Not long ago, I heard of a Chattanooga man who bought season tickets to the Fox Theater in Atlanta. Why? One reason. When a touring "Hamilton" comes to town — 2019? 2020? — he'll already have tickets.
Yes, apparently, the musical is that good.
But it's not only "Hamilton." America is witnessing the revival of musical theater, a new Golden Age. On TV, "Glee" gave way to "Nashville," and then "Empire." I'll lay odds that the upcoming "Beauty and the Beast" will be one of Disney's top movies. Broadway's seeing some of its highest-grossing seasons ever.
And, my gosh, "La La Land." The almost-Best Picture is a treasure, a cinematic blessing. Several times during the film, I whispered to myself: this is why I come to the movies. If you haven't yet, go.
And cheers to the Tivoli Theater, which has been landing some of the best theater-sized concerts our city has seen in a long time, including the recent Broadway series: "Chicago" and "Dirty Dancing" earlier this season, with "Annie" and "Riverdance" still to come.
Wednesday night, we went there to see "Rent," the Tony Award and Pulitzer Prize-winning musical about AIDS, addiction, art and how not to sell out. Based on Puccini's "La Boheme," the musical is set in mid-1990s New York City, with Bohemian squatters and artists trying to make sense of how to love the people around them.
Which brings me to this column.
After "Rent" ended, we walked out into the downtown night. Just outside the Tivoli, a man was bumming for change. He's a downtown familiar: no legs, in a wheelchair, he had his hat in hand while playing some flimsy tune on a harmonica or kazoo, I don't recall which.
He was panhandling, asking for money, for who knows what.
I looked at him.
He looked at me.
I kept walking by.
My wife kept walking by.
And all the people around us kept walking by.
The sad irony of it hit me a block later.
We'd just spent $100 on tickets to standing-ovation a play about fictional starving artists, yet when we actually encounter a starving artist, we ignore and cold-shoulder him.
Oh sure, I had excuses: he'd use it for drugs or booze or something. And it's my money, anyway. Not his.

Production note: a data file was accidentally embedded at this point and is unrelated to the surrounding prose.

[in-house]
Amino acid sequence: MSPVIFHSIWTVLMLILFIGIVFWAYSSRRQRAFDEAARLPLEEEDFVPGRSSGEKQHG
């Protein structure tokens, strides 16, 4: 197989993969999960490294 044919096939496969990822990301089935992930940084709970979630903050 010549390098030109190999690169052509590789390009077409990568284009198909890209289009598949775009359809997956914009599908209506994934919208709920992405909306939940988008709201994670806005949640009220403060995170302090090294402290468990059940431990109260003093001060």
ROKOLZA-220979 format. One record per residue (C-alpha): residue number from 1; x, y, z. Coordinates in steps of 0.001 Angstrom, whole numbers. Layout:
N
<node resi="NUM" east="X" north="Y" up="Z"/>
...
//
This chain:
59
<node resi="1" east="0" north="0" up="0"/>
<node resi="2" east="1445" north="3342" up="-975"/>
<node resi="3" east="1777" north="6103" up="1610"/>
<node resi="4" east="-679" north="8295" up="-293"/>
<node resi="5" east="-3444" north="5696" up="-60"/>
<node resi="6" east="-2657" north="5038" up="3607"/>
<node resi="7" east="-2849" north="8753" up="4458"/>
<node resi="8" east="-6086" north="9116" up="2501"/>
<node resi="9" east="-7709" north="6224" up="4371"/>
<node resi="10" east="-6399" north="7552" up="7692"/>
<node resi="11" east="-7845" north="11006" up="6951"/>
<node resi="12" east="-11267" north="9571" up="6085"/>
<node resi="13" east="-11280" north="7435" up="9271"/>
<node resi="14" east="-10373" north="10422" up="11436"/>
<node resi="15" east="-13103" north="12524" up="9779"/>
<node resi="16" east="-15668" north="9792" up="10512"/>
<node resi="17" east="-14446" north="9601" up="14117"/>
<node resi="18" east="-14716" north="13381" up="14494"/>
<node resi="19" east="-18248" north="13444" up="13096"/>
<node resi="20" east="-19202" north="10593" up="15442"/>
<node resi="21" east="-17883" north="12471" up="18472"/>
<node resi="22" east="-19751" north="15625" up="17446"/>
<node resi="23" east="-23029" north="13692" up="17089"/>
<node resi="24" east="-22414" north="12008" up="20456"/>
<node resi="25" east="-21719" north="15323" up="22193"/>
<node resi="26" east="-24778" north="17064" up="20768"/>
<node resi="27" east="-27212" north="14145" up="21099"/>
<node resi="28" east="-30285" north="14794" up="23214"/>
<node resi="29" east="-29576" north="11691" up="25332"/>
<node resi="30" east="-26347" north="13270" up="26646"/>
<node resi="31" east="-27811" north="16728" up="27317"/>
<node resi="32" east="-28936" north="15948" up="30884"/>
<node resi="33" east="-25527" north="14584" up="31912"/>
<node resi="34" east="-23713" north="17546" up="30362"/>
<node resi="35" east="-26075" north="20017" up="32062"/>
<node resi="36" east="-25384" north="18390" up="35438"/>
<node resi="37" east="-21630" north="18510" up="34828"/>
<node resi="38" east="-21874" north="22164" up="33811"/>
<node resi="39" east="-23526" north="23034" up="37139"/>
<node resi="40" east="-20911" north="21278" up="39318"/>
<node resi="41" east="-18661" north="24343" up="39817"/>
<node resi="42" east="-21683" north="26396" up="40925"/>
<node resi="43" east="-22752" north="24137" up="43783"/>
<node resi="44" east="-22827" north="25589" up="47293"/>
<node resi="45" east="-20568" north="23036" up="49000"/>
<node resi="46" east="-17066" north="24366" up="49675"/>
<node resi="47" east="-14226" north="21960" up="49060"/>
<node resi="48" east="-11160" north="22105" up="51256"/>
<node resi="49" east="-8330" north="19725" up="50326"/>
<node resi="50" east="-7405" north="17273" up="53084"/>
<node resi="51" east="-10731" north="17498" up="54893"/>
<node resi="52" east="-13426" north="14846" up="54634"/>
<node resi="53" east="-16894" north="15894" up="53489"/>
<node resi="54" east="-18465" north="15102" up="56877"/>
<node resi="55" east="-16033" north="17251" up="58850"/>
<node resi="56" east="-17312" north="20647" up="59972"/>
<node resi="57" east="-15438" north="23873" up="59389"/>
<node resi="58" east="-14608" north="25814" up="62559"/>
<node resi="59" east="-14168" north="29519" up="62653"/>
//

On the eve of Lent, Pope Francis gave an interview in which he said this: give to anyone who asks. If you see the homeless poor, just give. Don't worry about the rest.
Giving to "is always right," he told Scarp de' Tenis, a magazine for the homeless in Milan.
Logically, my brain backfires on this advice. What if harmonica man's using it on whiskey or needles?
The pope smiles and shrugs.
"That's OK," he said, adding that if the homeless spend your money on wine — the perfect example to tell his Italian interviewer — then why deny them that pleasure?
"Instead, ask yourself what do you do on the sly? What 'happiness' do you seek in secret?" the pope said.
Giving, and not-giving, both help define my relationship to the world. One opens me up; the other, shrink-wraps me in. All the spiritual giants were generous, reminding us that giving reflects an old truth: nothing we own is really ours. We're here momentarily, our lives, well, like rent.
"Yes, I give to everyone — everyone I meet in person — without considering what the asker might do with what I have to give," said Rebecca Whelchel. "It's none of my business."
Whelchel runs Metropolitan Ministries, our city's emergency room for the poor. Each day, it meets dozens of needs — utility bills, food, medicine — for dozens of clients, some of whom line up well before dawn to secure a place in line.
Yet even on her own time, Whelchel gives, which she admits is as much for her as anyone.
"Does it make me feel good to give or to help? Not really, but sometimes. Does it make me feel bad not to give or help? Yes," she said. "I'd rather feel good than feel bad. So I'm selfish and the first to admit that there is no true altruism."
Whelchel is one of my local heroes; the Pope, an international one. Both are saying the same thing.
We measure our life by the way we treat others.
"Measure in love," the cast of "Rent" sings.
Speaking of giving, so many of you have supported the re-emergence of baseball at The Howard School.
As a reminder, the team's first home game is Monday at 5 pm.
David Cook writes a Sunday column and can be reached at firstname.lastname@example.org or 423-757-6329. Follow him on Facebook at DavidCookTFP.